To Kill a Mockingbird
You never really understand a person until you consider things from his point of view... Until you climb inside of his skin and walk around in it.
In covering extremely serious topics, To Kill A Mockingbird advocates empathy and independent thought. This is shown in the sad events of the central trial, and made explicit in the above words that Atticus Finch (a lawyer of great conviction) offers to his daughter.
The Marketing Lesson: Empathize with Your Audience, and Adapt Accordingly
We’re all trapped by our personal perspectives, and we need empathy to help us understand one another. Imagining what it is like to be someone else will help you know them, communicate ideas to them, and ultimately sell to them.
As you come to know what hurts your audience and what gives them joy, you can send the message that you’ll alleviate the former and deliver the latter. You should also get feedback from existing customers, because that data will help you iterate and attract new customers.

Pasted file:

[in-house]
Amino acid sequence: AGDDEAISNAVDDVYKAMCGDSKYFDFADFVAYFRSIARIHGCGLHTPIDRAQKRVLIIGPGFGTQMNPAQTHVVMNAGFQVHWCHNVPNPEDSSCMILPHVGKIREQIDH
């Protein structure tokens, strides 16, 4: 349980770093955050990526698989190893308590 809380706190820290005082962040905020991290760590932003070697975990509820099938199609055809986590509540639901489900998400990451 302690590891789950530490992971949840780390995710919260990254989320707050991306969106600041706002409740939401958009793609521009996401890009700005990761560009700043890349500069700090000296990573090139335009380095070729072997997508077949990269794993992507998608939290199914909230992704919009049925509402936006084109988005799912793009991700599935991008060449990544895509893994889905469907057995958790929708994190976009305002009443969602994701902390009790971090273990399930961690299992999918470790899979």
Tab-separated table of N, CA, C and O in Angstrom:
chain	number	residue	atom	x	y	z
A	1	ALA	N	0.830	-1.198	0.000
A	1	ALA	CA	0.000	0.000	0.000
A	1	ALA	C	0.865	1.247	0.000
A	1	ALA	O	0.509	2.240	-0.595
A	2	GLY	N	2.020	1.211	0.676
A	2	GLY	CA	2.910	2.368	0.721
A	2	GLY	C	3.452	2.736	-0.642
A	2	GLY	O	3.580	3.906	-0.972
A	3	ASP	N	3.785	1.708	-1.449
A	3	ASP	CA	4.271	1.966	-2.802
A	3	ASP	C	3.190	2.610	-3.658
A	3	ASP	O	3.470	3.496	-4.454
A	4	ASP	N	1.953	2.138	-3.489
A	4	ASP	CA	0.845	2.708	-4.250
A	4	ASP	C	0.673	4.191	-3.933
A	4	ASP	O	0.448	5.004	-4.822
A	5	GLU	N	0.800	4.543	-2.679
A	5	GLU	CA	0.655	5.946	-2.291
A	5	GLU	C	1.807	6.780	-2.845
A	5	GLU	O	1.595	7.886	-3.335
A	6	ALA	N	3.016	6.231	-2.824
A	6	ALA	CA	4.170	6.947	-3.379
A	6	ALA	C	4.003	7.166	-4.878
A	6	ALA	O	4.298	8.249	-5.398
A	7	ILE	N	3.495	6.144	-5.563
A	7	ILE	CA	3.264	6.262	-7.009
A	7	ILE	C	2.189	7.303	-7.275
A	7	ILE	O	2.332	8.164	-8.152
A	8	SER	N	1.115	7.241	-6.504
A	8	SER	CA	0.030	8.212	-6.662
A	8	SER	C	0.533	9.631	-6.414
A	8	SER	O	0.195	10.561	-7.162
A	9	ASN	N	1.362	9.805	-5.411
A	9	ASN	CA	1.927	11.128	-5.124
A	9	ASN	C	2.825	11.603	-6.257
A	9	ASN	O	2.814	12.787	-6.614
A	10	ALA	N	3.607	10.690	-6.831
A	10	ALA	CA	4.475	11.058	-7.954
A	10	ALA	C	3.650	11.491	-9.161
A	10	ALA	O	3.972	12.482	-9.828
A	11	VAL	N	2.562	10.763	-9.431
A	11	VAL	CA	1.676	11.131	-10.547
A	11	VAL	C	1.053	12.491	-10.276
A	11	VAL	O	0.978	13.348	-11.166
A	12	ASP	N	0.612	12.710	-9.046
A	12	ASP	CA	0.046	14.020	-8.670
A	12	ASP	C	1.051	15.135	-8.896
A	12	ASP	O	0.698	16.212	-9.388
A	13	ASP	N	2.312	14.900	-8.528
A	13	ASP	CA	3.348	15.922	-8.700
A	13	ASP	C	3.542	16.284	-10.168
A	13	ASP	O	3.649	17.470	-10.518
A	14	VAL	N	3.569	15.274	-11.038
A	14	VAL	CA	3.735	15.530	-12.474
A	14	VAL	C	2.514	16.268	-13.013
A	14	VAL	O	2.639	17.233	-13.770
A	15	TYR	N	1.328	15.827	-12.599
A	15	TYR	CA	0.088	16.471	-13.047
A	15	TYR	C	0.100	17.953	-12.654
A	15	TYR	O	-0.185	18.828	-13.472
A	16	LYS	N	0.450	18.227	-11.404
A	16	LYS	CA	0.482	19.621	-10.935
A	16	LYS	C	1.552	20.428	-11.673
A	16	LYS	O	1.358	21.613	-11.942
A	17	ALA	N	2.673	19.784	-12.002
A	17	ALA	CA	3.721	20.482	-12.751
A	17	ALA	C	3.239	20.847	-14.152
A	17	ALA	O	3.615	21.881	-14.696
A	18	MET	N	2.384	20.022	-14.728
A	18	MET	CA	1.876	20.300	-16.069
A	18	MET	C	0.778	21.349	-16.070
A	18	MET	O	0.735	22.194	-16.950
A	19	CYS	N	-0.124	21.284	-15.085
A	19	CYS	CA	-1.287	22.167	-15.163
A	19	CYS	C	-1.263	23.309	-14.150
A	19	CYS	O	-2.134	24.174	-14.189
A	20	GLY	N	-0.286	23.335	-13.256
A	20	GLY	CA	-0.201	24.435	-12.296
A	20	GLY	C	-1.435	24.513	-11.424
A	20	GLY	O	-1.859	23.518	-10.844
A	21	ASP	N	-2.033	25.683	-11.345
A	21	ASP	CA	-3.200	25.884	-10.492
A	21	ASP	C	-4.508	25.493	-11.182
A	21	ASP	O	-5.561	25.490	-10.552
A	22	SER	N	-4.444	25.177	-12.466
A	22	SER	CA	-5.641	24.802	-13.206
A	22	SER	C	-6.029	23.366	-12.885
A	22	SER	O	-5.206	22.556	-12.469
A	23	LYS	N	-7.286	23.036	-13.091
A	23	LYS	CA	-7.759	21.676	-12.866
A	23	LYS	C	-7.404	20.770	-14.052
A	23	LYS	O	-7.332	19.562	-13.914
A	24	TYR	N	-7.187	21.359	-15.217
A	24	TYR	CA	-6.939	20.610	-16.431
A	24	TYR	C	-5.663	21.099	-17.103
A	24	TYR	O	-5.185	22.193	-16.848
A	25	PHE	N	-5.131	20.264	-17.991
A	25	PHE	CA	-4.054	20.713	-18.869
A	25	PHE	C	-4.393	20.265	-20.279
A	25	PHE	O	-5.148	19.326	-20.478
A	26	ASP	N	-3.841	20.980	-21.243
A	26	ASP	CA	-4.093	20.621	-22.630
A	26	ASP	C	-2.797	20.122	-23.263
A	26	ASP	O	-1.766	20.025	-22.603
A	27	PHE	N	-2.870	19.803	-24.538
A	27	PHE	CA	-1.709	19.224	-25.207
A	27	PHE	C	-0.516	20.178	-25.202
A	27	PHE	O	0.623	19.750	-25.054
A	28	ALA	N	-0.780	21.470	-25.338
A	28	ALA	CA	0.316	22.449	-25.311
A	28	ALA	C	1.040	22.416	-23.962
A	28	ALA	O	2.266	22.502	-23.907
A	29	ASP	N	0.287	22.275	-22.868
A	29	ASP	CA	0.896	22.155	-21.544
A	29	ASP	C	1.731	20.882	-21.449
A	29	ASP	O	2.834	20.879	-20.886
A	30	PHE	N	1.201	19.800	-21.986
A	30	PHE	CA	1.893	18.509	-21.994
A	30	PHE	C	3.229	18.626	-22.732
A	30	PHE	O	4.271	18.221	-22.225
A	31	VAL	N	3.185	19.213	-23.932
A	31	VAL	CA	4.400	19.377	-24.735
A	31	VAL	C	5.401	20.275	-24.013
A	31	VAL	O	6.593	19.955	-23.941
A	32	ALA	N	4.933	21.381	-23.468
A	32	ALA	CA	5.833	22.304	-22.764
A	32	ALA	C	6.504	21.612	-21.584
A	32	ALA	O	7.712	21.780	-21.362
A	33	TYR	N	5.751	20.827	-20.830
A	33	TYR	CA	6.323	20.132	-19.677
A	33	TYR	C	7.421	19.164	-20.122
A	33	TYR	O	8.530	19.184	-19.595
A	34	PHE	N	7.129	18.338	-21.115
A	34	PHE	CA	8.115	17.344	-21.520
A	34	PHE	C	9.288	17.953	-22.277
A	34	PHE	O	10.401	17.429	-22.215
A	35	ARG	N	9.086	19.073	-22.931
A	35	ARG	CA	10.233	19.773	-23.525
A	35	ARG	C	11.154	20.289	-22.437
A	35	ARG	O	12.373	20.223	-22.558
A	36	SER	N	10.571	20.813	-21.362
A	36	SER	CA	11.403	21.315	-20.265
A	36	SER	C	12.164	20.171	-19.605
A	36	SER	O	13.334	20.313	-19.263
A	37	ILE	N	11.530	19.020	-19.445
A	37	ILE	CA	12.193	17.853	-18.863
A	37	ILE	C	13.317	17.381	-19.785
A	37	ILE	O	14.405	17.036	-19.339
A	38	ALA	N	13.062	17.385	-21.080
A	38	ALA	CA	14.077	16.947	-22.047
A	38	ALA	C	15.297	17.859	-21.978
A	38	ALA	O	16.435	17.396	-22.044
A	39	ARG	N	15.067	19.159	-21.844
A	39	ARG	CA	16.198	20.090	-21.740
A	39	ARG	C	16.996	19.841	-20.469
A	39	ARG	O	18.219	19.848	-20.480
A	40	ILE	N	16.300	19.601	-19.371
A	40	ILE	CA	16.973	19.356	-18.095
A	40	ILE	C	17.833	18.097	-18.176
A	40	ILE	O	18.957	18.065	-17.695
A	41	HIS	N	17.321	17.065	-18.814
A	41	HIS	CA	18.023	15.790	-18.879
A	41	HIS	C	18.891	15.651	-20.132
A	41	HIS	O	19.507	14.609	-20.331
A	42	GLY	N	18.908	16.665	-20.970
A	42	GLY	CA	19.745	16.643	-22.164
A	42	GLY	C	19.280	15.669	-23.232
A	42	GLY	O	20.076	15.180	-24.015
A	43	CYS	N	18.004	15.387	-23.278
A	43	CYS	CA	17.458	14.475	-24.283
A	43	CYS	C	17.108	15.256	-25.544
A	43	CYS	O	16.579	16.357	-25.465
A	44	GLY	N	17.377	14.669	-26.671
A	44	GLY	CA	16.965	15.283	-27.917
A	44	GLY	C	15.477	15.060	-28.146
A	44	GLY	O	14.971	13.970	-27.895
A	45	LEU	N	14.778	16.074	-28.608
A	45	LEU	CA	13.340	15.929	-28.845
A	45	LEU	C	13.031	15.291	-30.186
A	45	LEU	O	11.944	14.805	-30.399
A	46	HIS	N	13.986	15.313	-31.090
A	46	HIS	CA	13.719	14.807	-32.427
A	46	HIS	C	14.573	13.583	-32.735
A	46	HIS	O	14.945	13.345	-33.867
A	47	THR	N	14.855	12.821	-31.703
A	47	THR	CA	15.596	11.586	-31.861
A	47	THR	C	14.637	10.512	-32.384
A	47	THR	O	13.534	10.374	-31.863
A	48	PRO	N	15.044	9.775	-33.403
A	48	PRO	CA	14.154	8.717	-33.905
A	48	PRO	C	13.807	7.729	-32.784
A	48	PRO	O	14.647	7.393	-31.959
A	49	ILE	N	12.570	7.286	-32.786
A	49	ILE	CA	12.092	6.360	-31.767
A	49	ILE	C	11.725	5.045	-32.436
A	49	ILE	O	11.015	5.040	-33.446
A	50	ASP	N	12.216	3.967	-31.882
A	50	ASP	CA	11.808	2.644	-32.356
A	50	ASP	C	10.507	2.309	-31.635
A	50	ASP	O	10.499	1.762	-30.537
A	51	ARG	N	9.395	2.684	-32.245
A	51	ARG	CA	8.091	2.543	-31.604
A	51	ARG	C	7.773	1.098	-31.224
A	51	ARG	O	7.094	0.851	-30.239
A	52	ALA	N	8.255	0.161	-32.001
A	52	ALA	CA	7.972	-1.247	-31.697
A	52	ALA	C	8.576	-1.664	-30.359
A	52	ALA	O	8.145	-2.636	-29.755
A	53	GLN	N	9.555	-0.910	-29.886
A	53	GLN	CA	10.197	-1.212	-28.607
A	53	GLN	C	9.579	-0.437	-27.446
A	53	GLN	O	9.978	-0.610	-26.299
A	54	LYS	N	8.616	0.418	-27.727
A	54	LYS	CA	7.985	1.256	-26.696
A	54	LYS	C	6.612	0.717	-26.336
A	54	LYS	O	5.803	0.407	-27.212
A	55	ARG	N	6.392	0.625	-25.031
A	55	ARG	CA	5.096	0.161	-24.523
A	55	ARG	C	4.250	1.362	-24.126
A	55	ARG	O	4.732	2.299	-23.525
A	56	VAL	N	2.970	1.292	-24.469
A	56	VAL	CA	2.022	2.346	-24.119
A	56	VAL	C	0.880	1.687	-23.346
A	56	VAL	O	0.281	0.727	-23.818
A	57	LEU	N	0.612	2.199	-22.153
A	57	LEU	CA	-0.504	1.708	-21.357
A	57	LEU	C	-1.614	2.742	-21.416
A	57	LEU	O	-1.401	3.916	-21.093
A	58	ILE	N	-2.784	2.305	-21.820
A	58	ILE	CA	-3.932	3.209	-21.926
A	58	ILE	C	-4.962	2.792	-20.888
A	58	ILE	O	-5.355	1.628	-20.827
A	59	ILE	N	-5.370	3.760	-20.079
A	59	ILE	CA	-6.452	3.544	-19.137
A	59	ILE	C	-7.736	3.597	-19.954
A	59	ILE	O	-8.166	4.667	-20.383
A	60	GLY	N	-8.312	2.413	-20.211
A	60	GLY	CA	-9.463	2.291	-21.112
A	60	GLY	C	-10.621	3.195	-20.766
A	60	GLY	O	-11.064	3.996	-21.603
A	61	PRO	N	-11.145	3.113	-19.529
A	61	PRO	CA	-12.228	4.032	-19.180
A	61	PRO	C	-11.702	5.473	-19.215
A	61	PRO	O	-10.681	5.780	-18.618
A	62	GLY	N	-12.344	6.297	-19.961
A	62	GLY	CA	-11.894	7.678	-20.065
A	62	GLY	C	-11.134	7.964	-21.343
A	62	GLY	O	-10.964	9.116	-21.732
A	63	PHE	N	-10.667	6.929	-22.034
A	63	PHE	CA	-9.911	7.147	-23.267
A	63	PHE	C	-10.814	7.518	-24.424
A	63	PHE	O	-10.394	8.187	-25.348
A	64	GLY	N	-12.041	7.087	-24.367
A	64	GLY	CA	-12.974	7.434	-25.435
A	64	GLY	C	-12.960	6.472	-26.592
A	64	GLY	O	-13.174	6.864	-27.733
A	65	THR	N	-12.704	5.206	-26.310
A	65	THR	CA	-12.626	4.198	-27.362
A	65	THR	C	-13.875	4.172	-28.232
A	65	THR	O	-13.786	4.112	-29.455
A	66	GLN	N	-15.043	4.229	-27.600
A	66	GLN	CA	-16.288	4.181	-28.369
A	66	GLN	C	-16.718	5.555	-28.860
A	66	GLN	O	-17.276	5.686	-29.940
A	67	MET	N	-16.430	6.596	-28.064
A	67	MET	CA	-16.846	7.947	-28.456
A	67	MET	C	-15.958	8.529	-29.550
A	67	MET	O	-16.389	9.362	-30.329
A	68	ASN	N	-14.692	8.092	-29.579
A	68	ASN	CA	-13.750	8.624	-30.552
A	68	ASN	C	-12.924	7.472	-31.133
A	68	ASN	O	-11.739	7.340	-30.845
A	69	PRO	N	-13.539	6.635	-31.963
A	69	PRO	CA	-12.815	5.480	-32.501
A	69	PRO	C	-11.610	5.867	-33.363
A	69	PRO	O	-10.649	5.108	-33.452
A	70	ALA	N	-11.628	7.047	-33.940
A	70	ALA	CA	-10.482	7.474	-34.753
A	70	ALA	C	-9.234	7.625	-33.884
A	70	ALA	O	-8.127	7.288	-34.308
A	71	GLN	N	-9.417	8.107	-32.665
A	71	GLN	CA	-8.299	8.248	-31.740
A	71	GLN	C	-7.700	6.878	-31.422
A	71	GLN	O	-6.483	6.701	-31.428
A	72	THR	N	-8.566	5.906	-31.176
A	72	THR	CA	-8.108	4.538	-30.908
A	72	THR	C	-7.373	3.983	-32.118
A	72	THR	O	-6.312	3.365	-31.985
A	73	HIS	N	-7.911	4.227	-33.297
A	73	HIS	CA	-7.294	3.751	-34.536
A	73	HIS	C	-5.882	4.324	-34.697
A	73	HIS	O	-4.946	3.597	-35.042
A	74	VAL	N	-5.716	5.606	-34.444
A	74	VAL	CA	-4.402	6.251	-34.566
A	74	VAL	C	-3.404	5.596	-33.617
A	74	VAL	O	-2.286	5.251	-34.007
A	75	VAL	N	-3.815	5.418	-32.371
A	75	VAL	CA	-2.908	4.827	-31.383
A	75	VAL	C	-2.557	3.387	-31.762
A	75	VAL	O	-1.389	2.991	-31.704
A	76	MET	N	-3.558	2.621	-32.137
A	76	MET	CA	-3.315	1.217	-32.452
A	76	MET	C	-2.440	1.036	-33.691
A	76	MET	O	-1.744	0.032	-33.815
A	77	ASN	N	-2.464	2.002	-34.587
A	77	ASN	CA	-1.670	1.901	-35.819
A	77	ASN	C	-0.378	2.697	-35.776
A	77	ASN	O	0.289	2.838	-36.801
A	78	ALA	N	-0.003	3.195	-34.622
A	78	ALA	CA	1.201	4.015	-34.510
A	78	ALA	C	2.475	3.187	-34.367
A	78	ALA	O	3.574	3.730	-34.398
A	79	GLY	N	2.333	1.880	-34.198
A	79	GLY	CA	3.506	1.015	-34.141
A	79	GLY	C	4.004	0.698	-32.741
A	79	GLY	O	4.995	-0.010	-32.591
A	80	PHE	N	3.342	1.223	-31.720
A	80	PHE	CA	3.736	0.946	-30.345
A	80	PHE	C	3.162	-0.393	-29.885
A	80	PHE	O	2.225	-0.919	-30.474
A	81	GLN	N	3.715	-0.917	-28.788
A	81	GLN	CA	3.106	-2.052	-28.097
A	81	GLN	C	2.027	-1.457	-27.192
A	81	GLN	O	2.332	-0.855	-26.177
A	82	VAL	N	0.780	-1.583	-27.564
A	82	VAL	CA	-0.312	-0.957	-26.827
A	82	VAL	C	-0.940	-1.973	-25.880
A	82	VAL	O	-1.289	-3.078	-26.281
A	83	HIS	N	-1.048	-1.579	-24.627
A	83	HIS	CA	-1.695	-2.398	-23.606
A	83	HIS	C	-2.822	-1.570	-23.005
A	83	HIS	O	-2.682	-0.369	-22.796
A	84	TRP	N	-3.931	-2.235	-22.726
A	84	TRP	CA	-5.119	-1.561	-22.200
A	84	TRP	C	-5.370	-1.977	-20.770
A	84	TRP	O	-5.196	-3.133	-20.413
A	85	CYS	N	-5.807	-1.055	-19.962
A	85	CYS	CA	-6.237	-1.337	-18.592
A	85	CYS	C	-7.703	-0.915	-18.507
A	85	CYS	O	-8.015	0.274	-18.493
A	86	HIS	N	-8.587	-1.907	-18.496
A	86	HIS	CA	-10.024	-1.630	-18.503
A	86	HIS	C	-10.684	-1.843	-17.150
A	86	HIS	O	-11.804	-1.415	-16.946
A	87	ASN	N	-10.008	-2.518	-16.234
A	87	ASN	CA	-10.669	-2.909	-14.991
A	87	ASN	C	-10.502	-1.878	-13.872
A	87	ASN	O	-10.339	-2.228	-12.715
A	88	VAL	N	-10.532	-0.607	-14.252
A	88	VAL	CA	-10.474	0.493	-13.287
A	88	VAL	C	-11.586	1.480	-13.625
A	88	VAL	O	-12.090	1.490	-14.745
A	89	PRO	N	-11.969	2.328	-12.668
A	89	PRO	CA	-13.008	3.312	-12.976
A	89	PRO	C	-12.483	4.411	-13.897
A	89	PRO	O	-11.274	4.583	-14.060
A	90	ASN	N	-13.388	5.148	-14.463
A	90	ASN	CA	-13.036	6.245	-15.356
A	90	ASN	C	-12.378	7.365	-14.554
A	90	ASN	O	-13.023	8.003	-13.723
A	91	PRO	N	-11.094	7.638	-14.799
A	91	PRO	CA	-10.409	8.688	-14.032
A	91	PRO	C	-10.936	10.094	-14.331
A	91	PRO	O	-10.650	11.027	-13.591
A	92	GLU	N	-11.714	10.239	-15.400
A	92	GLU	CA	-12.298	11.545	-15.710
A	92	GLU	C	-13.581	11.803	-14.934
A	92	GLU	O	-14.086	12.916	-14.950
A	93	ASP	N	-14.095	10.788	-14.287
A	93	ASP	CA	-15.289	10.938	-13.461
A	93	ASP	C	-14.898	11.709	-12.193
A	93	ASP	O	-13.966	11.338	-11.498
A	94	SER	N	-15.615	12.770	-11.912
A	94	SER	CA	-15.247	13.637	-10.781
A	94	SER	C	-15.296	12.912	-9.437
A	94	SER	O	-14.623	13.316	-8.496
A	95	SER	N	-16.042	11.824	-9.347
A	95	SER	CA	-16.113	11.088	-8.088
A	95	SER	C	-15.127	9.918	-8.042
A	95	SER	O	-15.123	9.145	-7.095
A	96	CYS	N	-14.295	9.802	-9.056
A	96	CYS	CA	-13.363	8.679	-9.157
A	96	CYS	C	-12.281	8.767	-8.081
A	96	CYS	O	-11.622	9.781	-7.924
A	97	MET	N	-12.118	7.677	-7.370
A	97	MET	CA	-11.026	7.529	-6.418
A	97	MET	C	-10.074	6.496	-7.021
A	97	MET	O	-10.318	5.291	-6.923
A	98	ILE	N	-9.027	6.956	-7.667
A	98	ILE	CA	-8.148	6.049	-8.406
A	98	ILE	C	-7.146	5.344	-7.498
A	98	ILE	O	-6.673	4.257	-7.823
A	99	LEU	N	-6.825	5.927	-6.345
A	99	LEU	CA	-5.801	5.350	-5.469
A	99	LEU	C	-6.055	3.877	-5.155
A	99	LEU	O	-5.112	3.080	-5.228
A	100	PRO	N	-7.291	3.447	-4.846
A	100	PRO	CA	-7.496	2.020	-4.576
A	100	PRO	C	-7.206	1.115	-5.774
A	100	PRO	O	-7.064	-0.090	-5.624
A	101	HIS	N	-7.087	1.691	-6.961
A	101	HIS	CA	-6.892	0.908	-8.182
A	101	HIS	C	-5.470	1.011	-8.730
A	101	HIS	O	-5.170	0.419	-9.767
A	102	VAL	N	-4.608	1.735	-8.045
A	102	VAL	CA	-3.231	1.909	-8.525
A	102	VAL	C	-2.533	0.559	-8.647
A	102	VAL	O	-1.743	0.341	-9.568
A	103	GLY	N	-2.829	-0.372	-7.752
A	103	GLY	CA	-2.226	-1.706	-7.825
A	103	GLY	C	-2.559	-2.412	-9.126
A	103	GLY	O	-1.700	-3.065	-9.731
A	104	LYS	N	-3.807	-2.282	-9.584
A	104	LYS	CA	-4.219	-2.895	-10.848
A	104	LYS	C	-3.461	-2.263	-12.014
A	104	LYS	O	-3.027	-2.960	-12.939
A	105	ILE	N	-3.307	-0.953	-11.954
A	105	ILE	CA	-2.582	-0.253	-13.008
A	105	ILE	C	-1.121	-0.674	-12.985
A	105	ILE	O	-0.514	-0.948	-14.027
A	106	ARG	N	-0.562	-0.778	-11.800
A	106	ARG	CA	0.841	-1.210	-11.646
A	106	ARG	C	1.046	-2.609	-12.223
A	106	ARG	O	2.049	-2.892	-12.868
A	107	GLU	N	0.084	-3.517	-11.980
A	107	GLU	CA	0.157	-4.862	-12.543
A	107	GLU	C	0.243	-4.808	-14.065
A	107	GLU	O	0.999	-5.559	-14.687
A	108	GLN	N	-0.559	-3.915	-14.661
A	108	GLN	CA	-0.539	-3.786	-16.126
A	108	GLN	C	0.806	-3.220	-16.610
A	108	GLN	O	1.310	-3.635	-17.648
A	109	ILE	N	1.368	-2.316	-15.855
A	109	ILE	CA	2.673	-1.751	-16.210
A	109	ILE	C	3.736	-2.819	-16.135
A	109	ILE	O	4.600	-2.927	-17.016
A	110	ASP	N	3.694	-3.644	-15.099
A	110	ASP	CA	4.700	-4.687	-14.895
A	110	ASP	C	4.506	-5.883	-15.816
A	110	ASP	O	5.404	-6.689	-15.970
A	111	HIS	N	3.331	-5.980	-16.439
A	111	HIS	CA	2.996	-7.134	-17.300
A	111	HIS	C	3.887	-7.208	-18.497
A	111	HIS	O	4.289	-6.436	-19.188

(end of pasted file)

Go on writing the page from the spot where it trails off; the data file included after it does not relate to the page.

If you find an issue, fix it, and tell your audience “Hey, we’re listening, we’ve made things better for you”. It’ll show others that you care about delivering quality, just as Atticus Finch cared about advocating for his clients.
It might seem like an odd comparison, given that the business world contains no shortage of cynical exploitation, but plenty of companies genuinely do care about providing great products and services that will make their users’ lives easier. Let that passion show in your marketing.
Harry Potter and the Chamber of Secrets
As odd as it may seem, I feel that enough time has passed (and enough of a cultural impression has been left) to class the Harry Potter series as classic literature, and my thoughts often stray to this great bit of reassurance from everyone’s favorite kindly magical headteacher.
The Marketing Lesson: Allow People to Make Meaningful Choices